On the first count, I silently wished her and her children strength and comfort. If she’d been a neighbor I would have made a cake or some cookies and taken them over, but since I’m not, and don’t live anywhere near Windsor, and her pastry chef is likely better than me at cakes and whatnot anyway, that was out of the question. All I could do was spare some thoughts as I would for any other woman in her later years. And hope that when the funeral’s done and she can relax her upper lip a bit, go out into the woods near Balmoral with the Corgis, and wail like a banshee until the grief subsides.

My hope is that she’ll get the love and support she needs to carry on around the great gawping canyon of Philip’s absence and stick around a few more years. I’ve always seen them as the type of couple that literally would not be able to live without each other and the survivor would follow the first to slip this veil in a short amount of time. We’ll have to see.

The second one is a lot trickier. The Monarchy reaches back into the mists of time a thousand years ago. It’s been argued that it’s provided structure and continuity since then. There have been calls to abolish it, and after the current Queen passes into the next world, will Charles or William be able to keep it going?

I don’t know. Oh, it needs to be updated without a doubt. But to do away with it altogether…

Perish the thought. It wouldn’t be Great Britain without a monarch. Would it? I don’t know. I have several British friends in the world of social media who feel that it should have been done away with years ago due to costs, creating a more egalitarian society, and so on. However, the last time that happened, England endured years of civil war. I would hope that wouldn’t happen, but in these crazy times, who knows?

As this week plays out, there will be tea to steep and scone recipes to be researched for Saturday. Until then, there are visits to be made to the BBC to see if any new related stories have popped up while hoping for a few more years with Her Majesty before Charles takes charge.

Initiation

Throughout time, societies have held rites of passage to acknowledge passages into life stages or into service to the tribe or becoming a spiritual leader. In general, they have a community gathering, some kind of a ritual that may or may not involve mood altering substances or pain, and then emerging on the other side into the new role in the community.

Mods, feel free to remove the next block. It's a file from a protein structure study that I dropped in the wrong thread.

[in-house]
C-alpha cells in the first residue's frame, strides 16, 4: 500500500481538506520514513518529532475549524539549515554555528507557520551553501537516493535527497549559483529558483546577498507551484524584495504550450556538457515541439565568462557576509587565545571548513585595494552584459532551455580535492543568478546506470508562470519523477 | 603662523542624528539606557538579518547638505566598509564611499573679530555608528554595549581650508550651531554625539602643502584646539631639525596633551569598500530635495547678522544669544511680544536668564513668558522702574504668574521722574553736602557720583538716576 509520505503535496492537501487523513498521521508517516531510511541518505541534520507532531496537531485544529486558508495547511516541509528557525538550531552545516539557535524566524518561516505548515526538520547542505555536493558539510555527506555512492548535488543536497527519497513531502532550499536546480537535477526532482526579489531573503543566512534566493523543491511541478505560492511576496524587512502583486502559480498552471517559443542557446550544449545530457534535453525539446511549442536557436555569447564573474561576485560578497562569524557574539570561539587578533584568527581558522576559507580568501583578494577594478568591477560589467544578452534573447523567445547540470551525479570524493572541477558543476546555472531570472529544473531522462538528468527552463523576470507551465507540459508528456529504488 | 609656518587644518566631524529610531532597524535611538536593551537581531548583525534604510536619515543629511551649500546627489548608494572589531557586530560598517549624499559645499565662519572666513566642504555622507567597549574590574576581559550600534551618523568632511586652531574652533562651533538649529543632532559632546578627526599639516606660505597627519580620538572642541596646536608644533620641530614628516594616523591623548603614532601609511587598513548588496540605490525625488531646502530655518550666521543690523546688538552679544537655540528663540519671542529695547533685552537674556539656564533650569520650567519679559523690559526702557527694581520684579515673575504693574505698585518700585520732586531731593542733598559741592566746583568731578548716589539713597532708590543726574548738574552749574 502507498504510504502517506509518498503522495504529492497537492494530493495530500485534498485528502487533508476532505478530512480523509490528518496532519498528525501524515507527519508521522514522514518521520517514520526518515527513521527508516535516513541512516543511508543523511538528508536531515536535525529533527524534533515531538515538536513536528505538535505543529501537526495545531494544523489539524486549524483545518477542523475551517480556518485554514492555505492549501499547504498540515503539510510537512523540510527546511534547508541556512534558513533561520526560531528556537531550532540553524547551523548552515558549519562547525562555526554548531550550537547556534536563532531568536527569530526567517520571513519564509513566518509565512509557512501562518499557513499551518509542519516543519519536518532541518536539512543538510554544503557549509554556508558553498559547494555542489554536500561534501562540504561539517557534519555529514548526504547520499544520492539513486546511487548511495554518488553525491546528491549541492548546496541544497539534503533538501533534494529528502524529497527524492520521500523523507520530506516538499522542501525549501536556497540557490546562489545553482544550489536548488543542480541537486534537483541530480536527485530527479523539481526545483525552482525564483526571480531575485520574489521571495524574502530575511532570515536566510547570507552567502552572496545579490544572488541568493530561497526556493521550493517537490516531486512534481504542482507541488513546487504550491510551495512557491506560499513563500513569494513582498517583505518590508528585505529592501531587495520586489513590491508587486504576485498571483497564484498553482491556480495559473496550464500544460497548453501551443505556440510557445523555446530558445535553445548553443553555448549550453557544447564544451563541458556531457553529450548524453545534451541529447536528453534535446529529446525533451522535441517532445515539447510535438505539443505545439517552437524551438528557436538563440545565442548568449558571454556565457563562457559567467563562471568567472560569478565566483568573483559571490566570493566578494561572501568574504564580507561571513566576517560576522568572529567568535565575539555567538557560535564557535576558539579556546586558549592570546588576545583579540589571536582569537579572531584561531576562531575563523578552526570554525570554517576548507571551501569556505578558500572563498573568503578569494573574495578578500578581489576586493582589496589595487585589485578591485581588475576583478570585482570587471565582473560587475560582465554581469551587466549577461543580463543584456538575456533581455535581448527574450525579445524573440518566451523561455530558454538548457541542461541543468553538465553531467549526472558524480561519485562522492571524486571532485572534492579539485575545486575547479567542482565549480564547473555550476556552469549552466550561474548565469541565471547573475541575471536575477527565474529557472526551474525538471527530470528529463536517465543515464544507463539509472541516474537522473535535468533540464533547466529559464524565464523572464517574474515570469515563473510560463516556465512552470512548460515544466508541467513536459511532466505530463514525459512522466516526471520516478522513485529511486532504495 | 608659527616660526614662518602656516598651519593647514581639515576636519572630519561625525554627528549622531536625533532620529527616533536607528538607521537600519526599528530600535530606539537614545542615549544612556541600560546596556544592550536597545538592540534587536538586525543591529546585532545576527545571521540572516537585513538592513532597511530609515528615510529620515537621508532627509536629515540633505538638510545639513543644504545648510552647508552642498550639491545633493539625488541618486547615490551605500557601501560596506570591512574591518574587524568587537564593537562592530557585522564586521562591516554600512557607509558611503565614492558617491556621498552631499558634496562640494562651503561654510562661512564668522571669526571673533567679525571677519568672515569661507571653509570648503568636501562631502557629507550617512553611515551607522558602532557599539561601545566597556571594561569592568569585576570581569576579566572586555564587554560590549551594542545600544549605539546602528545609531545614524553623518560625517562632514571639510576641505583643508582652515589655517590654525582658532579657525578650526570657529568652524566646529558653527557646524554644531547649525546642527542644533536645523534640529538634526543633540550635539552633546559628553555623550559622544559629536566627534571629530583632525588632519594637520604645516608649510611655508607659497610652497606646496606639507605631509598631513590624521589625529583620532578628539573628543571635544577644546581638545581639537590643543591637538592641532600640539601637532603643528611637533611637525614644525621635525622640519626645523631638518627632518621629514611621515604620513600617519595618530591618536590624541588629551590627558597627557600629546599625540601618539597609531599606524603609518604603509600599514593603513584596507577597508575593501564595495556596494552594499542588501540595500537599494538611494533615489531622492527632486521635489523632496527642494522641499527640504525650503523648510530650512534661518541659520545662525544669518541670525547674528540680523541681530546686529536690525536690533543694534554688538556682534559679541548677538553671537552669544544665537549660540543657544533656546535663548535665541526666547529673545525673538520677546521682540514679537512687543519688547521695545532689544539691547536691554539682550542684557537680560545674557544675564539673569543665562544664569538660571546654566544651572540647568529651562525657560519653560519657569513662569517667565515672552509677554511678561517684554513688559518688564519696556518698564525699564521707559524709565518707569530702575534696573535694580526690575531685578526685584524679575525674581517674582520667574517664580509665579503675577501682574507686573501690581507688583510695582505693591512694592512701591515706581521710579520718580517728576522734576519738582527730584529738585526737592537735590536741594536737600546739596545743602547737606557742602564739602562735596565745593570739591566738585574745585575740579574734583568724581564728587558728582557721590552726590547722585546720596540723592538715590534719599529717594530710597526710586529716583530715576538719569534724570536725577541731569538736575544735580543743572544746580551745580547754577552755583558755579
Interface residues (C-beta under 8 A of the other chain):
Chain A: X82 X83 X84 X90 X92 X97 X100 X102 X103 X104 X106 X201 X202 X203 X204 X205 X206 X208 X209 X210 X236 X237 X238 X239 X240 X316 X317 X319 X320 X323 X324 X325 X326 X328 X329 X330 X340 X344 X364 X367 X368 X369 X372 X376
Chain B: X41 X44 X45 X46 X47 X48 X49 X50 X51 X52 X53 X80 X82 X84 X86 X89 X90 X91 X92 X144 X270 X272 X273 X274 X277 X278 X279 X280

Maybe I’m making too much of it, but it felt kind of like that when I had my COVID vaccine this past Thursday. The Johnson and Johnson one-and-done. Since I am the queen of all side effects (Hubby is too much the gentleman to tell you about the time I was on Vicodan after a procedure and it made me think that Jerry Springer explained everything, so I will), it was my vaccine of preference.

I arrived at the site about a half hour early. The health department had set up camp in an office building recently purchased as the new city hall. Park, follow the lines around the building. Follow the person directing foot traffic with her clipboard. “If you’re here for your second shot, please go to the second floor. First shot people, this way. You’re getting the Johnson and Johnson vaccine today!”

My relief and joy over finally getting the vaccine of my choice combined with everyone else’s made it feel a margarita machine and Lady Gaga playlist away from a party as the line snaked towards the check in station.

Show ID and email with QR code. Go this way. Go that way. Take a seat at the station with nurse in the bright purple top. Scan the code again; verify identity; swab arm, and poke! All done; here’s your card. Wait in your car for 15 minutes to make sure you don’t have a reaction and have a great day.

My arm felt tingly, but it was OK. I made phone calls, went home, ordered and picked up lunch from a local takeout place to celebrate.

The side effects crept up that afternoon. Mostly fatigue, a nagging slight headache. Later that night, I did have some minor chills. Friday I was fatigued and headachy, but it started dissipating late afternoon.

I slept the sleep of the just, the dead, or the just plain dead last night. Oakley began pacing and dramatically flopping onto the floor about 6:30 to let me know that it was breakfast o’clock, otherwise I would have slept longer.

And now I hang out in the liminal space while the vaccine does its job in the next two weeks. I will be protected, but will not be reckless–I’ll continue to to keep my distance from the maskless wonders and will mask up until Dr. Fauci says otherwise. I will continue to wash my hands like Lady Macbeth. And keep social distance.

But in two weeks, barring another surge, I can get my hair cut. I can go back to in-person yoga. I can go to the store without wondering if I’m going to die from it, even if I go directly after the time reserved for seniors and special concern shoppers.

I didn’t glean any insights from the dance with the side effects, but I do know that it will be great to mask up and join the world at large. And that it should never be taken for granted again.